the nature of photographs – shore

after kenneth josephson

after kenneth josephson (on the ferry north from Aberdeen, july 2014)

I have read through this, thought about what it contains and read through it again several times now. I have found it very useful in bridging the gap between Freeman’s practical writing (the course book and The Photographer’s Eye)  and the much more theoretical writing in Clarke and in Wells; as such it has allowed me to think about what I am trying to achieve by way of an end result when I’m out taking photos either for the course or just for the picture-iness of it. I can remember many of the pictures in this, helped I think by how well they are reproduced here (in stark contrast to my Vintage edition of Barthes’ Camera Lucida where you can scarcely make out the surface of the pictures, let alone pick out the punctum).

The book splits into 4 sections or levels taking you from the photograph as an object through to the way the mental process of the photographer can affect the picture and guide the mental process of the viewer.

First you have the Physical attributes of pictures (when printed – I don’t think the book really has managed to take on board the experience of viewing digital/digitised pictures on a screen; and the pleasure that I managed to get from the 12 x 8 prints I had made from the files created by my D50 for assignment 2; even the simple pleasure of shuffling through a pack of 6x4s from Snappysnaps, walking to somewhere where I can sit and have a proper look at them, running the risk of being run down, crossing the road) – the 2-dimensional nature of the photograph which still – just – remains a 3-D object; the effects of black and white or colour, the quality of the paper the picture is printed on – glossy as in the Shore book, on newsprint, contrasty or an infinite number of tones; whether it’s in a book or in the paper or in a box with a pile of other family pictures…

Then comes the Depictive level (imposing order on the world in front of the lens): Flatness – such fun to play with, shifting planes to line up with one another!, love Du-dubon-dubonnet! and the Friedlander with the cloud perched on the roadsign… The Frame – what’s in, what’s out, what’s only just in if you want to, active frames, passive frames; Time – best description of the Decisive Moment I’ve read anywhere in the description of the Winogrand of the wrangler and the cow’s tongue, moments in history, length of history; Focus – creating hierarchy, sense of  depth, of the sensation of changing focus while looking at the picture. I have found myself doing this much more actively over the past couple of months. It feels like a step forward…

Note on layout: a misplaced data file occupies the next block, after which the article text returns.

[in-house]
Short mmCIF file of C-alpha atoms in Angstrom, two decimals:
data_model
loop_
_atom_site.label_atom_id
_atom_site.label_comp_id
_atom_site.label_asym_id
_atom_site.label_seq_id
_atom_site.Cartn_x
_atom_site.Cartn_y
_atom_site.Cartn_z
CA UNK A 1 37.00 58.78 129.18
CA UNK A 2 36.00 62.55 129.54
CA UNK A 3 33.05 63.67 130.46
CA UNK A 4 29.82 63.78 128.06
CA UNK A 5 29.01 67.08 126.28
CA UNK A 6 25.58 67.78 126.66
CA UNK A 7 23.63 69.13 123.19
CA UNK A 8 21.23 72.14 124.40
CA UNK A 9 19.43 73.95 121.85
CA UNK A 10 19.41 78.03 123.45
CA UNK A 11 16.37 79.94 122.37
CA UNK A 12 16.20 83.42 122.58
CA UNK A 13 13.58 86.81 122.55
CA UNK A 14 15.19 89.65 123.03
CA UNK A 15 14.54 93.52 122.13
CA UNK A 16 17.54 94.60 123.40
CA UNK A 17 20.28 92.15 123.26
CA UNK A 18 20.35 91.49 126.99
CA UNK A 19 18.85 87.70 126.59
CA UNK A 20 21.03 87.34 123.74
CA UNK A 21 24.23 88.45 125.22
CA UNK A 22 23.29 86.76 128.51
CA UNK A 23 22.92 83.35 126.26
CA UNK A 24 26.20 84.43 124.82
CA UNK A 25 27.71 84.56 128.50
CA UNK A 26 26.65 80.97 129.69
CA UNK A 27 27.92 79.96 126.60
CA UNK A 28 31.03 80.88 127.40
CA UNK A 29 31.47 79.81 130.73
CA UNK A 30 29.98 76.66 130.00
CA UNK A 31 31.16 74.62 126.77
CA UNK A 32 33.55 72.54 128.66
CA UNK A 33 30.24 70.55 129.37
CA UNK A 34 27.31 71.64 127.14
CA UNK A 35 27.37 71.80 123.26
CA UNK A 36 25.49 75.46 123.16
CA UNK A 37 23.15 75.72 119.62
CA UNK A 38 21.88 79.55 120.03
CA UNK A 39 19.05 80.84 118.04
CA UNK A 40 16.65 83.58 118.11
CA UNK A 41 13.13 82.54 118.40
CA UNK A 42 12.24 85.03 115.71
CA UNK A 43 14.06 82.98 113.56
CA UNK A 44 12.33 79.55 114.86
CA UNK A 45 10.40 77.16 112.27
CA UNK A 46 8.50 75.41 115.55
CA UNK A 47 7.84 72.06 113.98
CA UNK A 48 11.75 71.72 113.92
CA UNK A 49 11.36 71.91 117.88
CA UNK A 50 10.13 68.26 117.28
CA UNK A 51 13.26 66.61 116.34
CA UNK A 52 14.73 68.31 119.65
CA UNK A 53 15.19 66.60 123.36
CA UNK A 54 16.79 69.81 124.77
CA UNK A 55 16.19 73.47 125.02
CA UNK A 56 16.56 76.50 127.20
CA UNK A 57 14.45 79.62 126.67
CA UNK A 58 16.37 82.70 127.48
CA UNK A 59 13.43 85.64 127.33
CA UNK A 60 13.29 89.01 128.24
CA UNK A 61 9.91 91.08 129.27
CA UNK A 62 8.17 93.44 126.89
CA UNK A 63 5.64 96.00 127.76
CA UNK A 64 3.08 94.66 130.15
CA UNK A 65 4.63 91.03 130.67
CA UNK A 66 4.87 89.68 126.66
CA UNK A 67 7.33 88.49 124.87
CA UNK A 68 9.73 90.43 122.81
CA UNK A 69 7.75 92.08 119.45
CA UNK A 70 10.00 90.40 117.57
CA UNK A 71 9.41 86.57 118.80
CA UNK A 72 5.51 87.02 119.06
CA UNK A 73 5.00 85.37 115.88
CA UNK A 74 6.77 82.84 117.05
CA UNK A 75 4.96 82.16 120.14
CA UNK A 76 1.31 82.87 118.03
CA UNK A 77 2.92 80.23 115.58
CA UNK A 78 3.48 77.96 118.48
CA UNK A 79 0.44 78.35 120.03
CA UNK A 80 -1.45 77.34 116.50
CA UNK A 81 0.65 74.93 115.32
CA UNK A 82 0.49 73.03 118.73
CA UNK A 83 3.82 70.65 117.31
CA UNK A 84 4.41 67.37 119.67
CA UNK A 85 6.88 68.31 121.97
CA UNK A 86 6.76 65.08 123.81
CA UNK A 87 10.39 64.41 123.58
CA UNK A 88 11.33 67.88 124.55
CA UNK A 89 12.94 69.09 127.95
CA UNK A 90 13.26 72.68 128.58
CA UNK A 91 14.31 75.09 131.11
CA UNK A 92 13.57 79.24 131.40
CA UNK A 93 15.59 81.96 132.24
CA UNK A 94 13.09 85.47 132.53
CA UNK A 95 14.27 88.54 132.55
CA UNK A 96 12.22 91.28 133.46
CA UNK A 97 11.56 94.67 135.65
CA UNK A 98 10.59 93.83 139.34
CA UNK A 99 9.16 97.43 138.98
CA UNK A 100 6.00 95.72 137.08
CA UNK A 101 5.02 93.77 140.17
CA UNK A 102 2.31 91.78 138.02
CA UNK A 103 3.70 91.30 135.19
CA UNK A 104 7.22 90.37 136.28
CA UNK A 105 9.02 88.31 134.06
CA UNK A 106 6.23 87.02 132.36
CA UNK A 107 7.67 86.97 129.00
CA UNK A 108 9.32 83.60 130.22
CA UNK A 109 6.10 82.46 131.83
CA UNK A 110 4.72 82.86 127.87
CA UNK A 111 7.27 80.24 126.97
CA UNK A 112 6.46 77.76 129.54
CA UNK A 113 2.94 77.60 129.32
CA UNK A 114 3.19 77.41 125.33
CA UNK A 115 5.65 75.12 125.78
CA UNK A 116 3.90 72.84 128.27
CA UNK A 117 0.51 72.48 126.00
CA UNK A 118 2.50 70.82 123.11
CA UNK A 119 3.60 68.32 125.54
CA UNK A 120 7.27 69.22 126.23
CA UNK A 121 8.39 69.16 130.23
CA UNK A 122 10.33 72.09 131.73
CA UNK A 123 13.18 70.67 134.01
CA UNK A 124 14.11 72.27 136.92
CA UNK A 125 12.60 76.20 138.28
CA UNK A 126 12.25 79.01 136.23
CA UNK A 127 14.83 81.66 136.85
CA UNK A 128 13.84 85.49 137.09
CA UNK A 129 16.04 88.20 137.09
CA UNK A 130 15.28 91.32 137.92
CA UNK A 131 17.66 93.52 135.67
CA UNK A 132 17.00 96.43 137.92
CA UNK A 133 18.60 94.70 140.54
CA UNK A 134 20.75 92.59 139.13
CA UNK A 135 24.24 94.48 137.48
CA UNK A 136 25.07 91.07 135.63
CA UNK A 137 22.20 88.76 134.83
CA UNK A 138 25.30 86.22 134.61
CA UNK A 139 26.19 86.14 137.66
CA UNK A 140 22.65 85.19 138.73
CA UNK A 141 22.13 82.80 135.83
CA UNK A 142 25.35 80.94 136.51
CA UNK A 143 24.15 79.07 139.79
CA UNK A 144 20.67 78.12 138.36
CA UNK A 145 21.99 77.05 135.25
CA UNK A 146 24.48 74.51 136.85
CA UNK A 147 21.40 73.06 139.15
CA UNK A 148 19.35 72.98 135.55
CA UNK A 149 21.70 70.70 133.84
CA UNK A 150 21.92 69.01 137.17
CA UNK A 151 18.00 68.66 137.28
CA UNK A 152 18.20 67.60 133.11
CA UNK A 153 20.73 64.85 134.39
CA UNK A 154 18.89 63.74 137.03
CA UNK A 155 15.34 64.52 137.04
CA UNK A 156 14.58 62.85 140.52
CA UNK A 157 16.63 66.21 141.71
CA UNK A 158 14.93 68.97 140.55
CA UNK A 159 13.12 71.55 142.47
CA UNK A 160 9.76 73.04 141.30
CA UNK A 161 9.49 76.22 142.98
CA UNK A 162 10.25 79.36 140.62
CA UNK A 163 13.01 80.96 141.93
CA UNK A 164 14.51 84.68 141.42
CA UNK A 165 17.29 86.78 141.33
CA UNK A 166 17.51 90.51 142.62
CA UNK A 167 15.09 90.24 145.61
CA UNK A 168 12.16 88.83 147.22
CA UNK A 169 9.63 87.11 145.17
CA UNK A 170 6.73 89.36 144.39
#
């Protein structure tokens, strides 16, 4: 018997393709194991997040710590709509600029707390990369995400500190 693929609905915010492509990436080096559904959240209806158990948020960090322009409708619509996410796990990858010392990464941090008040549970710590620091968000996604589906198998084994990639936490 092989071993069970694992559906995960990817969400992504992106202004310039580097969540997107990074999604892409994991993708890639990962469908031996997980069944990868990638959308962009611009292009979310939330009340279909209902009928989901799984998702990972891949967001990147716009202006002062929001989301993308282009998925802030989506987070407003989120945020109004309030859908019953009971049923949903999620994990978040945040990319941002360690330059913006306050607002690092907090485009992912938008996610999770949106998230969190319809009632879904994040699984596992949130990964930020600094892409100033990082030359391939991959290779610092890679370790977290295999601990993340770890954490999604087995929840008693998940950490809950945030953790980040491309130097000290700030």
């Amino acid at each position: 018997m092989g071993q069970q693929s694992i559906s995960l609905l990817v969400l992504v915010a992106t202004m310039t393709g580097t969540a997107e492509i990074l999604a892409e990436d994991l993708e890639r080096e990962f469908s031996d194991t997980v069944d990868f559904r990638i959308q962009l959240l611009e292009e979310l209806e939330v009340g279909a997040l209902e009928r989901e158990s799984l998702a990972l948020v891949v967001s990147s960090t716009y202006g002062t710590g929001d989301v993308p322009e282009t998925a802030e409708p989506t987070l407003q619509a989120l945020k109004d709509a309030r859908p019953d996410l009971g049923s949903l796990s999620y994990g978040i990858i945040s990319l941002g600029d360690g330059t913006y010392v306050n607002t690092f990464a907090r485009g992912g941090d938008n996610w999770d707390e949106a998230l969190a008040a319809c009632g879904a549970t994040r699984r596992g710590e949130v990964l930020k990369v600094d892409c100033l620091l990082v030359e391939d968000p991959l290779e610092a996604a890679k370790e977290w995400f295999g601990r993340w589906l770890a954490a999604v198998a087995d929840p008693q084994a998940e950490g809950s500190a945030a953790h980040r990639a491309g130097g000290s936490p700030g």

…and so, onto (into?) the Mental level which elaborates upon and changes our reaction to the depictive level; I can understand the way the black hole at the centre of Annan’s Glasgow Close sucks your mind forward through the narrow alley and into the void or how my eye seems to rack focus as I move my gaze over Adams’ picture of the drive-in, but find it harder to get to grips with the concept of Mental modelling – the process you can follow from the physical through depiction and into the mental space created by the picture; it seems to be what someone at the top of their game does…

So, who is interesting, who provide the key images for the book, the ones that stick in my head? There’s Shore himself, Robert Adams, Walker Evans, William Eggleston, Friedlander… I need to go back and re-re-re-read the mental stuff again, and maybe again after that – I can cope happily with the physical and the depictive, but here I begin to frown with the effort of thinking. As Shore himself says, the Depictive level is where “a snapshooters mistakes” take place: “a blur, a beheading, a jumble, an awkward moment…” I believe I have moved past this point (most of the time…) but, to get truly good, I need to engage with the mental levels more frequently, more thoroughly and with more understanding…

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One thought on “the nature of photographs – shore

  1. Pingback: Influence as Context – Evans, Frank, Shore, Ohtake, Graham and me… | Simon Chirgwin's Learning Log

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